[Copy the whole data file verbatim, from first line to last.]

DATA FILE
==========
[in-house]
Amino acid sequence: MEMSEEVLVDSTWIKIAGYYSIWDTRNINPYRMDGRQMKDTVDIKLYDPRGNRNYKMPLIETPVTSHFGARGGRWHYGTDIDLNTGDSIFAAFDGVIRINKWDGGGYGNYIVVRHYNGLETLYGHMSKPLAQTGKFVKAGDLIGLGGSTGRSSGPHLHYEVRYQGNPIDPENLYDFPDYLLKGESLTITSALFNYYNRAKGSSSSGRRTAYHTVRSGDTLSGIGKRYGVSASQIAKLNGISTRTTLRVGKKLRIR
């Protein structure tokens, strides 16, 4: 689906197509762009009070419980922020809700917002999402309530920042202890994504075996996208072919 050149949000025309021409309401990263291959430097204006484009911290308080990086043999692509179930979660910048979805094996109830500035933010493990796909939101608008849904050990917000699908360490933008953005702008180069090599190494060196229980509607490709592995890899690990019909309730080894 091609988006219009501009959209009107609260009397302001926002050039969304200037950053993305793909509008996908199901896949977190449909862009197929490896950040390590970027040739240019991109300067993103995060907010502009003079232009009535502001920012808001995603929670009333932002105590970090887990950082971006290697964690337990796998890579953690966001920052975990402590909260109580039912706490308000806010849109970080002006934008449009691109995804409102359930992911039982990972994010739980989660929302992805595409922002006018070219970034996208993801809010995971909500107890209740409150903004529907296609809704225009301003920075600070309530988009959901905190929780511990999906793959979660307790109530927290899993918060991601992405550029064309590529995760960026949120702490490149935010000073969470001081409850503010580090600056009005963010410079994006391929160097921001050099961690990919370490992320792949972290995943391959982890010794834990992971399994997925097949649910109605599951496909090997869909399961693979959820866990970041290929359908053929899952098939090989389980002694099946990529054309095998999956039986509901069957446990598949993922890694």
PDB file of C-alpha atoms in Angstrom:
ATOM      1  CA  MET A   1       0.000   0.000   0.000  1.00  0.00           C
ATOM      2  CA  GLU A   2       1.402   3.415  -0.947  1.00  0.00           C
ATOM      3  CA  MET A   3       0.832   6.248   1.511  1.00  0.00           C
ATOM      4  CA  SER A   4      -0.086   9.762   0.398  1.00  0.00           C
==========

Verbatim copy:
[in-house]
Amino acid sequence: MEMSEEVLVDSTWIKIAGYYSIWDTRNINPYRMDGRQMKDTVDIKLYDPRGNRNYKMPLIETPVTSHFGARGGRWHYGTDIDLNTGDSIFAAFDGVIRINKWDGGGYGNYIVVRHYNGLETLYGHMSKPLAQTGKFVKAGDLIGLGGSTGRSSGPHLHYEVRYQGNPIDPENLYDFPDYLLKGESLTITSALFNYYNRAKGSSSSGRRTAYHTVRSGDTLSGIGKRYGVSASQIAKLNGISTRTTLRVGKKLRIR
């Protein structure tokens, strides 16, 4: 689906197509762009009070419980922020809700917002999402309530920042202890994504075996996208072919 050149949000025309021409309401990263291959430097204006484009911290308080990086043999692509179930979660910048979805094996109830500035933010493990796909939101608008849904050990917000699908360490933008953005702008180069090599190494060196229980509607490709592995890899690990019909309730080894 091609988006219009501009959209009107609260009397302001926002050039969304200037950053993305793909509008996908199901896949977190449909862009197929490896950040390590970027040739240019991109300067993103995060907010502009003079232009009535502001920012808001995603929670009333932002105590970090887990950082971006290697964690337990796998890579953690966001920052975990402590909260109580039912706490308000806010849109970080002006934008449009691109995804409102359930992911039982990972994010739980989660929302992805595409922002006018070219970034996208993801809010995971909500107890209740409150903004529907296609809704225009301003920075600070309530988009959901905190929780511990999906793959979660307790109530927290899993918060991601992405550029064309590529995760960026949120702490490149935010000073969470001081409850503010580090600056009005963010410079994006391929160097921001050099961690990919370490992320792949972290995943391959982890010794834990992971399994997925097949649910109605599951496909090997869909399961693979959820866990970041290929359908053929899952098939090989389980002694099946990529054309095998999956039986509901069957446990598949993922890694």
PDB file of C-alpha atoms in Angstrom:
ATOM      1  CA  MET A   1       0.000   0.000   0.000  1.00  0.00           C
ATOM      2  CA  GLU A   2       1.402   3.415  -0.947  1.00  0.00           C
ATOM      3  CA  MET A   3       0.832   6.248   1.511  1.00  0.00           C
ATOM      4  CA  SER A   4      -0.086   9.762   0.398  1.00  0.00           C